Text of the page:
What Standard Sizes Should We Use for Knitting Patterns?
If you’re involved in the online fibre community, particularly on Instagram, you will know that there have been a huge number of really important conversations about inclusivity going on this year.
One facet of this conversation is sizing. Many makers feel excluded from our community due to the lack of patterns available in their size. It’s a massive problem and it’s prevalent across the whole industry.
Making patterns accessible to makers of all sizes and body shapes is so important. The size of your body doesn’t determine whether you are worthy of making beautiful things for yourself. As designers, it is our responsibility to ensure that makers of all sizes have access to knitting patterns that fit them.
In this blog post, I’ll be sharing my newly updated women’s size chart as well as sharing additional resources that will help you with sizing your own patterns to cater to as many makers as possible.
The Sizing in my Knitting Patterns
You will notice that none of my garment patterns so far are graded to more than a 52” chest. I didn’t acknowledge that this was a massive issue until recently.
The thing that was holding me back is the (false) idea that grading for more sizes takes a lot more time and will eat into my already small profit margin. After some reflection, I realise that I felt like the fact that some people couldn’t fit into my size range was their problem, not mine.
Our fatphobic society teaches us that thin is better and therefore, we don’t need to meet the needs of fat people in the way that we meet the needs of thin people. For most of us, it’s subconscious, yet we internalise this way of thinking and it seeps into our decision making. This needs to change.
Grading my patterns to a 62” chest is now a non-negotiable for my knitting patterns and I hope that it will be for you, too. With the right resources, you have no excuse not to make patterns for as many bodies as possible.
Women’s Size Chart for Designing Knitting Patterns
Grading for larger sizes is very straight-forward when you have the right size chart. Here are some resources that will be useful to refer to when designing your own knitting patterns.
My size chart
I’ve updated my old women’s size chart to include more body measurements that will help you to make well-fitting patterns for as many bodies as possible.
I include measurements for 9 sizes from a 28 - 62” chest, adapted from the industry standard chart by the Craft Yarn Council. I’d like to add larger sizes to this, but currently, I can’t find any reliable size charts to base the additional sizes on. I’m working on it, so I hope to be able to update this again further down the line.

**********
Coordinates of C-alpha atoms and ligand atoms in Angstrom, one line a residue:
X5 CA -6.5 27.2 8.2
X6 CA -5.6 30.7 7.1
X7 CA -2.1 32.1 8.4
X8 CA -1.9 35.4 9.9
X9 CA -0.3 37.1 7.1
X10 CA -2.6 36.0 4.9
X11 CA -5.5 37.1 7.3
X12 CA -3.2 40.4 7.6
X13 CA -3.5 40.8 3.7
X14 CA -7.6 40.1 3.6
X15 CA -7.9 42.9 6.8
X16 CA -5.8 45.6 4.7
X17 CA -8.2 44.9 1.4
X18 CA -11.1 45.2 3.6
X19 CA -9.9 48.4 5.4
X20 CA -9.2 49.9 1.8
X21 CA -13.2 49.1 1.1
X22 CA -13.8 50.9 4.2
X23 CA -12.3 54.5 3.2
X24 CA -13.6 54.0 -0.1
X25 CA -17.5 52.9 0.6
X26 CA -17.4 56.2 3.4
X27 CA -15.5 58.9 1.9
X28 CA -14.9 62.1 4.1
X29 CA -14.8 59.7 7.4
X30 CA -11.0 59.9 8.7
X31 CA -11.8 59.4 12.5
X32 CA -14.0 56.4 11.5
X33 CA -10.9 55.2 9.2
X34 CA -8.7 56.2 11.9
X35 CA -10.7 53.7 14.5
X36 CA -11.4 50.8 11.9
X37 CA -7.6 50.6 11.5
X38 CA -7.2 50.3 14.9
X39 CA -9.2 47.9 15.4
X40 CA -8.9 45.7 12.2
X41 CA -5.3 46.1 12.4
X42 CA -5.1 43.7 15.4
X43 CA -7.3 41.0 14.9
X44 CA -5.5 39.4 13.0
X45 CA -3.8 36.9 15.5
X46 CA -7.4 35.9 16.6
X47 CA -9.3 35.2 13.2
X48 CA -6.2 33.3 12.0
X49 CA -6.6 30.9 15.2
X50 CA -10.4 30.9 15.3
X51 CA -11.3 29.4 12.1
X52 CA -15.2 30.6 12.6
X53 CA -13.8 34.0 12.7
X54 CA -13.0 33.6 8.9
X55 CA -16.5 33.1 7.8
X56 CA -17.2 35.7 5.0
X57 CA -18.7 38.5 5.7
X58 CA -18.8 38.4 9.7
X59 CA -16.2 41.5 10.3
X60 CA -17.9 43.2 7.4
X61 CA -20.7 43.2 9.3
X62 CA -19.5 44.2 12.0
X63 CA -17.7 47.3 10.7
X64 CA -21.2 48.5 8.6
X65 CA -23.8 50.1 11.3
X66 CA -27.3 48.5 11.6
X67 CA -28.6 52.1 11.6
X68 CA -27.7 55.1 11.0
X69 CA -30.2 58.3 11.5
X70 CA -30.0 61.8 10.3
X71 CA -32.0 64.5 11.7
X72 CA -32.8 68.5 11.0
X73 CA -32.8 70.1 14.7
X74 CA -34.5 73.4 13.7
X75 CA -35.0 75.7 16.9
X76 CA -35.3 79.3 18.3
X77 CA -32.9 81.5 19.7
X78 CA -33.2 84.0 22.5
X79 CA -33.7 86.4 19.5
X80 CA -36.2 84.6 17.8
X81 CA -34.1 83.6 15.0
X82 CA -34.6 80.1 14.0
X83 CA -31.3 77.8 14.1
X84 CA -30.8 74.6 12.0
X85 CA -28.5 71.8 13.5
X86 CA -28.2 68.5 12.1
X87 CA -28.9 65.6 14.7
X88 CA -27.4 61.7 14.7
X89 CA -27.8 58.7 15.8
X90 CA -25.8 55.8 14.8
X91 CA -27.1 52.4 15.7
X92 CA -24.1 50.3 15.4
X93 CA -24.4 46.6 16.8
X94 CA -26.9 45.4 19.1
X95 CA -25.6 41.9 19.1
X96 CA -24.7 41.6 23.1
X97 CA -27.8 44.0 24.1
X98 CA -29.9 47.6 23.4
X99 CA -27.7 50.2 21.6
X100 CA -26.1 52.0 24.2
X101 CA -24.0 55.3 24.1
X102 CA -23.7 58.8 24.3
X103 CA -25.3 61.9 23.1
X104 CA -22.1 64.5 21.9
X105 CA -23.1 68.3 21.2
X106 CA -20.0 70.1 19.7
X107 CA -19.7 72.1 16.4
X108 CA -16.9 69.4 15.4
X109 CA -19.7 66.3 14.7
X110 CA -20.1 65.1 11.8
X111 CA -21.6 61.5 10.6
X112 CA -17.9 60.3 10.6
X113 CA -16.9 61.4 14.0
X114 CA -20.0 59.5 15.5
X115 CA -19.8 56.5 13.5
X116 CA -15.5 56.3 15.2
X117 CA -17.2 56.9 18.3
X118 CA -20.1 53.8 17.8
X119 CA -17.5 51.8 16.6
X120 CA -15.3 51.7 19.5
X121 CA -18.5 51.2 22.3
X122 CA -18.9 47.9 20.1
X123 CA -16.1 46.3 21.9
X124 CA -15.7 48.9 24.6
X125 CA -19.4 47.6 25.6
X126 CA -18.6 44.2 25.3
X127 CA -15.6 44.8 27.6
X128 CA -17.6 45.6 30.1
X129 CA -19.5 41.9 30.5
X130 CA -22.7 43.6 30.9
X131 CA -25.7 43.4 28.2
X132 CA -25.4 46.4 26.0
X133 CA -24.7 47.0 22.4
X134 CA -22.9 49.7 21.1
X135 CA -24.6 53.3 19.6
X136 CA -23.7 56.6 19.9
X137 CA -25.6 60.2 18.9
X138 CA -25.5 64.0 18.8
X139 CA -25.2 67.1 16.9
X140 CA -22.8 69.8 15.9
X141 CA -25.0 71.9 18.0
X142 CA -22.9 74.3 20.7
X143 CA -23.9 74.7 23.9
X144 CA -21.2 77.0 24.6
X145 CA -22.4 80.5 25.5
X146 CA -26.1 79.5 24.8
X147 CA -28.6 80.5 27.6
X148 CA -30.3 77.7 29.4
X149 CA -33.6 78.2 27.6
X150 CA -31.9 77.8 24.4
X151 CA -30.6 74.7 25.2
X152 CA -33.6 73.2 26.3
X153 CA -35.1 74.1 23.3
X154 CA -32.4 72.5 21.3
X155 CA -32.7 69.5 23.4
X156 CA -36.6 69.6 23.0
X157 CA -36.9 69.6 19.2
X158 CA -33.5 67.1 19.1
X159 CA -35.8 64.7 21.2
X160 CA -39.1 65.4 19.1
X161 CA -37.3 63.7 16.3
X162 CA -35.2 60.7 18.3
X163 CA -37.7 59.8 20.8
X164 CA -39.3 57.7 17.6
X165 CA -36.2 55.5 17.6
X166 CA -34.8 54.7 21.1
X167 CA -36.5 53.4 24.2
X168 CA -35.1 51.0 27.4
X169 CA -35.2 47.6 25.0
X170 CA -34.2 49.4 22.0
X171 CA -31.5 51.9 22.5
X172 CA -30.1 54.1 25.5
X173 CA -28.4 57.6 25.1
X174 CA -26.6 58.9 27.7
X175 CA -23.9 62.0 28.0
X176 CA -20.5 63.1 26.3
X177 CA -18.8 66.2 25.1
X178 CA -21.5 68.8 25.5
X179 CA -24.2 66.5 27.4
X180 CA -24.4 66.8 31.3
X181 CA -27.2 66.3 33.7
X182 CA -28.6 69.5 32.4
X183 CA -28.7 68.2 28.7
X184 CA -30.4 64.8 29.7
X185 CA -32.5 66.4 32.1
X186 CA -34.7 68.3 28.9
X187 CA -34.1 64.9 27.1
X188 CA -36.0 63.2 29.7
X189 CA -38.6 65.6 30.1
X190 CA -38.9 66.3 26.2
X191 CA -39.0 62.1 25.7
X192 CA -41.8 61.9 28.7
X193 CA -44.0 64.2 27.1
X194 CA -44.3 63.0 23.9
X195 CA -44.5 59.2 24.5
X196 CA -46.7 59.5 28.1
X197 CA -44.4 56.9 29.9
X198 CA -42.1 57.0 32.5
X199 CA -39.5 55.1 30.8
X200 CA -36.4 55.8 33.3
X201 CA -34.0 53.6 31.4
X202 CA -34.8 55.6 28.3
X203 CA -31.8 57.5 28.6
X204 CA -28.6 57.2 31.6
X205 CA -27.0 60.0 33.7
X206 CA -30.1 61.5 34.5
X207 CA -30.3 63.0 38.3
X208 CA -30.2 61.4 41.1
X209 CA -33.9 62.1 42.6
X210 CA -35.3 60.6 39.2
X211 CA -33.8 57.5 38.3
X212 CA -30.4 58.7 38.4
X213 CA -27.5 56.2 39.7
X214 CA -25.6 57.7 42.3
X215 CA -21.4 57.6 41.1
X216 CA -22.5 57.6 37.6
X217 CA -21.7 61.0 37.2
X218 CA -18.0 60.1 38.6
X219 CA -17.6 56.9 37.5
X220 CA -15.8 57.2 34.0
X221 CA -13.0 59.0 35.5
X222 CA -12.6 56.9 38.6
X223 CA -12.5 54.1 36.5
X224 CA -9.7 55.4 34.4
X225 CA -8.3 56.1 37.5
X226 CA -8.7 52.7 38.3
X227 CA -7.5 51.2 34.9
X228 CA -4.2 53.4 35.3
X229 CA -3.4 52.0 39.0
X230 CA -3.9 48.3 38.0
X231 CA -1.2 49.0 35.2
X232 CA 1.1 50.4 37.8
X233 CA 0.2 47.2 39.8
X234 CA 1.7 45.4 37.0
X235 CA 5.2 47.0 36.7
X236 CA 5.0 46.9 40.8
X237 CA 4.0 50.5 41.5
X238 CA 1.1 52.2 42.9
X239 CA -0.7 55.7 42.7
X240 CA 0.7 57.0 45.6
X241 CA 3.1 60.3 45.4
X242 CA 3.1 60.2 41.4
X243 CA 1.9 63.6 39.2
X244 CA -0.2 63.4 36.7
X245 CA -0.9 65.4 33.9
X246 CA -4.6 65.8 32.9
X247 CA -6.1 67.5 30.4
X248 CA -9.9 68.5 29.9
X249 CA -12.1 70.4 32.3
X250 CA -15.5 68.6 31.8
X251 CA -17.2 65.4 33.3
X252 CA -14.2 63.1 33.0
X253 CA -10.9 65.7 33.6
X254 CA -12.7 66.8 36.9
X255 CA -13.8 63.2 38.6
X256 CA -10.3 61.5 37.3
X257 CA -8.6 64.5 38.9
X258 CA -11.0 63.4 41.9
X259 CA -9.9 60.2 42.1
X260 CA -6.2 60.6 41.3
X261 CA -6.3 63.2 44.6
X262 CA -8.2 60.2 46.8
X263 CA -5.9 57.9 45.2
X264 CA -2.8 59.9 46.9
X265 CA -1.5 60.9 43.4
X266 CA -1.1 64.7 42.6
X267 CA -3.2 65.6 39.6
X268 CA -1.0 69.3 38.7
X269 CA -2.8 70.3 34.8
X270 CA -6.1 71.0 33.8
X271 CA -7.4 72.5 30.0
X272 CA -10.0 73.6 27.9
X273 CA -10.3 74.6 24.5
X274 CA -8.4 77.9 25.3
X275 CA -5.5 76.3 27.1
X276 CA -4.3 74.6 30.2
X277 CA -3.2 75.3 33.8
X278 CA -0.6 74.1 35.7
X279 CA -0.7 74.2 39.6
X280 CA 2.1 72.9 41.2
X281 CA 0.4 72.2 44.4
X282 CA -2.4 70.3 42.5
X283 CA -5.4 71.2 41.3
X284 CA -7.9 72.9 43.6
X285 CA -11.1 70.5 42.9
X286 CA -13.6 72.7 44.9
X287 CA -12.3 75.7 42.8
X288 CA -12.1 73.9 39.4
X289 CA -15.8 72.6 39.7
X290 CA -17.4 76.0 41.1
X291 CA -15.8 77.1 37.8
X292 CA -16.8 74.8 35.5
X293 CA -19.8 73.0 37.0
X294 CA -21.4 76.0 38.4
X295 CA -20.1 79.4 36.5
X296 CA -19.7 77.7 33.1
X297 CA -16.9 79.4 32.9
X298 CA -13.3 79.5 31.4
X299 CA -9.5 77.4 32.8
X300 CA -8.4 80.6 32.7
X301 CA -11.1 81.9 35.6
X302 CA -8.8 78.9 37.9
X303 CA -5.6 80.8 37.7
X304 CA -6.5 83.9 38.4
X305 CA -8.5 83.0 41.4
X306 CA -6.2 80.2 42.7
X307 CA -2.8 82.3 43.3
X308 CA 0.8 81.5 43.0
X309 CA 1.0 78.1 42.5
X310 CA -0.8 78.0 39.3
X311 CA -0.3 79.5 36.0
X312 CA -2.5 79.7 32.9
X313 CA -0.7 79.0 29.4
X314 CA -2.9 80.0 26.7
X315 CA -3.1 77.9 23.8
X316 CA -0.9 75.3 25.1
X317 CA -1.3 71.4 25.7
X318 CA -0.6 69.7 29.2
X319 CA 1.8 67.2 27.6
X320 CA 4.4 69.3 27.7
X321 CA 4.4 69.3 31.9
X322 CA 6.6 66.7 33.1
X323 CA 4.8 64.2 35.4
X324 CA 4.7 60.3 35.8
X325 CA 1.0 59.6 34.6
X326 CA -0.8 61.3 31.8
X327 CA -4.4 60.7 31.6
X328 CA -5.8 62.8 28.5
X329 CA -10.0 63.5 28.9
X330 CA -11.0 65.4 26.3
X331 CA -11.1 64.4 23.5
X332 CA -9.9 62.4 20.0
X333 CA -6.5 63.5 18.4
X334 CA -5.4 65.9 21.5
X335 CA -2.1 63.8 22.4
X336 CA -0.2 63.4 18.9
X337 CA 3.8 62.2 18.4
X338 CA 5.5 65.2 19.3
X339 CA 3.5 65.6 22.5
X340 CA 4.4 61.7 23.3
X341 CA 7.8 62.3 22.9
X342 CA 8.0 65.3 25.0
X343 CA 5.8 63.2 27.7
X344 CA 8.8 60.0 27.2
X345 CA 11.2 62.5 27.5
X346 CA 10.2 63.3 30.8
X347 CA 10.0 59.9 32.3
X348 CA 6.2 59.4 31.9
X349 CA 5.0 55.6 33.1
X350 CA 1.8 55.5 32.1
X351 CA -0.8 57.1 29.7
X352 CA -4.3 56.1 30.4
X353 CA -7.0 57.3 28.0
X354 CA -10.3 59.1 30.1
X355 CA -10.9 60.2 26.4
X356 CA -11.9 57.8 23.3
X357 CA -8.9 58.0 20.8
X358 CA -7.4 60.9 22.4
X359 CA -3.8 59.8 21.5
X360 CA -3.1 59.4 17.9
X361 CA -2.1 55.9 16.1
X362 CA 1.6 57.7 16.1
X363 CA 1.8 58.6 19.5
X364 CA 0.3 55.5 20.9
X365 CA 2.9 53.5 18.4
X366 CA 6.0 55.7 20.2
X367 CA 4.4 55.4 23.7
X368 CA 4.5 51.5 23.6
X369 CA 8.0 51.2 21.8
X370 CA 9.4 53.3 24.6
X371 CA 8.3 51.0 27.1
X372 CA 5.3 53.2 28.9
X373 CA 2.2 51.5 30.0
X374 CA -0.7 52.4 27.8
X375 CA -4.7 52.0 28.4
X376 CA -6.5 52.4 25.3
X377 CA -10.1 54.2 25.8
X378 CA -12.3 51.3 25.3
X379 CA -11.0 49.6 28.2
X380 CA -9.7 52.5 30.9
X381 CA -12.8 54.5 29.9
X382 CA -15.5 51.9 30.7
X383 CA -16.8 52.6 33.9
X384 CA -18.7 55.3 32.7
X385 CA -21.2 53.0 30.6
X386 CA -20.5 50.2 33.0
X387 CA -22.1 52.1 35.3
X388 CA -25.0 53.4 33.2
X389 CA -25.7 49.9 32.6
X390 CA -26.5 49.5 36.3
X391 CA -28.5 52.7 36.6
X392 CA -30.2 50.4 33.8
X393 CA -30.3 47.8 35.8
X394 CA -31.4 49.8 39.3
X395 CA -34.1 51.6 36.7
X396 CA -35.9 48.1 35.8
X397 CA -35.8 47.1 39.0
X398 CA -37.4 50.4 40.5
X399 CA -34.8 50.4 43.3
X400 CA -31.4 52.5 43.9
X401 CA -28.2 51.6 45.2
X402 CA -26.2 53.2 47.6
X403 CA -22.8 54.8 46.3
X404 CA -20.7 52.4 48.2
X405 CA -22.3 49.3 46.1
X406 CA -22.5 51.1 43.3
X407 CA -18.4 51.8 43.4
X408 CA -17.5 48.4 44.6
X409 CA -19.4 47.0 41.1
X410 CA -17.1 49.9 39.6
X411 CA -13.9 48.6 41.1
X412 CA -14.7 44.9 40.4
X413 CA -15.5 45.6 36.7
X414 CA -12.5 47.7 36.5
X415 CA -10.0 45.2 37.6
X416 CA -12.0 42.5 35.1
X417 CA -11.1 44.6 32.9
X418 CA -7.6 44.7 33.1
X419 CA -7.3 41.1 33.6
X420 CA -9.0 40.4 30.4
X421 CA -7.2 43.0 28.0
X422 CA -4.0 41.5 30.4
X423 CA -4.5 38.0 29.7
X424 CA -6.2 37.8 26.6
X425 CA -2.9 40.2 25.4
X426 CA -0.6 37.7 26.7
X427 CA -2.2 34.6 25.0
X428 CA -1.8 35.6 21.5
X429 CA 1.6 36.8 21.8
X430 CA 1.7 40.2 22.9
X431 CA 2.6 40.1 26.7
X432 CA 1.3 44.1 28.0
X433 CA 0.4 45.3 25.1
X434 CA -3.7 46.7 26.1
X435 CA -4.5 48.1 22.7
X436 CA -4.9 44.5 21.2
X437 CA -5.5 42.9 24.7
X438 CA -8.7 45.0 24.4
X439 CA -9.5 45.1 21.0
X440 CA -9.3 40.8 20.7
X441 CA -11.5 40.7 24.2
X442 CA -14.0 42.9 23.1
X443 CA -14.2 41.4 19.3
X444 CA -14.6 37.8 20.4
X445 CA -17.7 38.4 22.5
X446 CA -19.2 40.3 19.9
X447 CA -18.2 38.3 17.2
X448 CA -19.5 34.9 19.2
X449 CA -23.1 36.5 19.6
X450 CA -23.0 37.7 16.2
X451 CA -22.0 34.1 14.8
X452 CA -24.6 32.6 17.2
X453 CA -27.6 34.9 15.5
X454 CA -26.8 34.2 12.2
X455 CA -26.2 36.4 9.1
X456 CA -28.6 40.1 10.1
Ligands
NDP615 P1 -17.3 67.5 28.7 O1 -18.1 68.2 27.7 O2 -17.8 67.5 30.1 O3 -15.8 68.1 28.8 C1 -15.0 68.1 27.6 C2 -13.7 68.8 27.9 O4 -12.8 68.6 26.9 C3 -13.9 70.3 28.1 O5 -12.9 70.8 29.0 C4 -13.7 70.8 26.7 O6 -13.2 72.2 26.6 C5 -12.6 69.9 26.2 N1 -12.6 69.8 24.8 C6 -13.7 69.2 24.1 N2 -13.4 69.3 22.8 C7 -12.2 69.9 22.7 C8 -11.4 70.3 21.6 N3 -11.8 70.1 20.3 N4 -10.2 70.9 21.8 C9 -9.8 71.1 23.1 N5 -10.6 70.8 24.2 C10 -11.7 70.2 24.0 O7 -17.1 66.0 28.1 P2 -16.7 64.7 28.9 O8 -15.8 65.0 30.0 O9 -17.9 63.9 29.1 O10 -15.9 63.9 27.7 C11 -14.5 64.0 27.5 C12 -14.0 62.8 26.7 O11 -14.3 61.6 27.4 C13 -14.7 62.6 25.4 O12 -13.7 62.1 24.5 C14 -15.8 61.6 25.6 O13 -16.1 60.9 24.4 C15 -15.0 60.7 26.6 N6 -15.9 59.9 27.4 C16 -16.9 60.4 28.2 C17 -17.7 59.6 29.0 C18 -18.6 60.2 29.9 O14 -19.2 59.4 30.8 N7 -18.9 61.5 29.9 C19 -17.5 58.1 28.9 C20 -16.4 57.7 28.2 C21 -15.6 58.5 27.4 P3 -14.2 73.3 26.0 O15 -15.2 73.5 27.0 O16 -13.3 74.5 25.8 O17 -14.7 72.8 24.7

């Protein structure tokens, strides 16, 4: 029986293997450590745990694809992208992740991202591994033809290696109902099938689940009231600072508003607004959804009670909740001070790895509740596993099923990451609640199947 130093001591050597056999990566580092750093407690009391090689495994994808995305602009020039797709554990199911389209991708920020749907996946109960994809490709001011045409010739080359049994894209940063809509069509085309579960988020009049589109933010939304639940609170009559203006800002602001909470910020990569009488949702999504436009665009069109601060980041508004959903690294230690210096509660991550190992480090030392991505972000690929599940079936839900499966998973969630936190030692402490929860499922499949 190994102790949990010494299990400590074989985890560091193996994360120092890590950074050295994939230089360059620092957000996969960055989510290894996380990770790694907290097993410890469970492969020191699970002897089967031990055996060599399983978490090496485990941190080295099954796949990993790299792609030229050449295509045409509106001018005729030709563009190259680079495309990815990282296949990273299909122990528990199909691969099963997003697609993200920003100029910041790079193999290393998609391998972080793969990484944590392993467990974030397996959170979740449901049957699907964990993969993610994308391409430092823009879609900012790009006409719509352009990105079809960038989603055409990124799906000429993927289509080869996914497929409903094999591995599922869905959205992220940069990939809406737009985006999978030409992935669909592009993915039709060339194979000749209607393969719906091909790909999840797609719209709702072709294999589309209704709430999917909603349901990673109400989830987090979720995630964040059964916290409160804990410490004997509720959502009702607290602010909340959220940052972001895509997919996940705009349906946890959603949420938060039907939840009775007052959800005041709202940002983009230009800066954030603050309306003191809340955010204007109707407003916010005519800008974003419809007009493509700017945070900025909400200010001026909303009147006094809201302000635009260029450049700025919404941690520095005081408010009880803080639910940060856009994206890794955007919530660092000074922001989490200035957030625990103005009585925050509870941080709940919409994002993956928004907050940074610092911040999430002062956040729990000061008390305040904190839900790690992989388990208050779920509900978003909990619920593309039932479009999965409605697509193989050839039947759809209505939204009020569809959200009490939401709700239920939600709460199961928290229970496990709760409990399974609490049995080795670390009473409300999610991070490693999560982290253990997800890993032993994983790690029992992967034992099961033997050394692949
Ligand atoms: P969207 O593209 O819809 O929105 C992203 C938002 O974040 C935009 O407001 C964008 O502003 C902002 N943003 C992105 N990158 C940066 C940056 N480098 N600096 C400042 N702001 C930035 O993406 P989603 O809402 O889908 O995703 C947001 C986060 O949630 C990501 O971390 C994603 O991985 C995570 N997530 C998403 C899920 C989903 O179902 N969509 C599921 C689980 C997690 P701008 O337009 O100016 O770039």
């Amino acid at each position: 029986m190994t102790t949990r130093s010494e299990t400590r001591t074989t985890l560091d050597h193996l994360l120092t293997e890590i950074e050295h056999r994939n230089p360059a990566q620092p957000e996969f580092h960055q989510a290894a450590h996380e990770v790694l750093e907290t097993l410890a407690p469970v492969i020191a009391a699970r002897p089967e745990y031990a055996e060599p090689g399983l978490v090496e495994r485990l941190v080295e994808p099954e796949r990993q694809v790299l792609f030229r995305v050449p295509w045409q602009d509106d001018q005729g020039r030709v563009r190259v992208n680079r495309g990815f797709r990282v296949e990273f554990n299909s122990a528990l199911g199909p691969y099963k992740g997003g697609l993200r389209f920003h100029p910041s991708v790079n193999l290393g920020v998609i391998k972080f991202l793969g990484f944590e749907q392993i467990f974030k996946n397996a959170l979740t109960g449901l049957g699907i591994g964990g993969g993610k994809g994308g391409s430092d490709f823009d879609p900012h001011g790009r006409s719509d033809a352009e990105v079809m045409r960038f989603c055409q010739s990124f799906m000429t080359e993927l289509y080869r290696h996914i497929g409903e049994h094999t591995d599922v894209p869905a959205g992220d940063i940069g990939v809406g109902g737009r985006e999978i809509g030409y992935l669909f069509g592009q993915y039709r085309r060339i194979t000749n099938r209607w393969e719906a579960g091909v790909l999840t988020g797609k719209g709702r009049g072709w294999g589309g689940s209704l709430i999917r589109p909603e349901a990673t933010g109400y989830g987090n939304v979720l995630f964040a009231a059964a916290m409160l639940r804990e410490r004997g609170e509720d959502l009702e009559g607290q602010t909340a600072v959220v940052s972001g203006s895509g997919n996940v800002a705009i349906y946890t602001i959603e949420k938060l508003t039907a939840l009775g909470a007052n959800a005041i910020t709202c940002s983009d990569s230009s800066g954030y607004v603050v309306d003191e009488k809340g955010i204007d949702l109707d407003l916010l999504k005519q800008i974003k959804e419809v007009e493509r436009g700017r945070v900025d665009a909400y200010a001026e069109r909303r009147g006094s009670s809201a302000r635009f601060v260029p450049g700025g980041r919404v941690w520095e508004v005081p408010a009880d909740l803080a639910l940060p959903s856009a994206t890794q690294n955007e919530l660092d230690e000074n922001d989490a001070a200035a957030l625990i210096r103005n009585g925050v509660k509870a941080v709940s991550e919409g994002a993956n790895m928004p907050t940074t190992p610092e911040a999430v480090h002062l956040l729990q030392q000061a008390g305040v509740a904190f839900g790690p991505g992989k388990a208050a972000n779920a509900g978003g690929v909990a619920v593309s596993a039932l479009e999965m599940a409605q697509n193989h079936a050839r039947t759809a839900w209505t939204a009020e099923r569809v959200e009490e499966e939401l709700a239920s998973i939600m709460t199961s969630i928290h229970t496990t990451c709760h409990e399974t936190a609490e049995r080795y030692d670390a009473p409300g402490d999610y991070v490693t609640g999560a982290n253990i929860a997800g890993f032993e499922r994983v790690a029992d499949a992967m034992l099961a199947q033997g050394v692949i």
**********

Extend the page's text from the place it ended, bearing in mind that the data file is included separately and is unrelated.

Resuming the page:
My chart allows you to easily cater to as many sizes as possible whilst not needing to grade 18 sizes (which can also be difficult to lay out in a pattern). I have tried to include as many useful measurements as possible so that you won’t have to estimate anything when calculating your patterns.
WOMEN’S SIZE CHART
As part of The Sisterhood, you will also receive new blog posts and updates that will teach you how to design knitting patterns. Enjoy!
Where My Measurements are taken from
I have created these illustrations to show where the chart’s measurements are taken from. Click through to see them all!
Craft yarn council
This size chart is what I started off with when I was first designing and it was very helpful. It’s missing some useful measurements and it’s hard to tell where some of the measurements are taken on the body, but overall, it’s decent and worth referencing. Most knitting publications in the industry tend to reference this for their own sizing.
Additionally, they share free size charts for children and men, as well as accessory specific charts that will be useful.
Ysolda’s size chart
Ysolda created an amazing size chart that is free for anyone to use. It has loads of measurements and includes references as to where the measurements are taken on the body too. This is a really great resource!
Make Inclusive Sizing a Priority
By offering patterns in as many sizes as possible, particularly larger sizes, you are making your pattern accessible to marginalised bodies - bodies that are typically stigmatised and discriminated against in society, whether it’s in the media, the healthcare system or in daily life.
Making size-inclusive patterns is your responsibility as a designer - don’t make the same mistake as me and underestimate how important this really is.
What are you going to do to make your patterns more size-inclusive? Share your plans in the comments section below.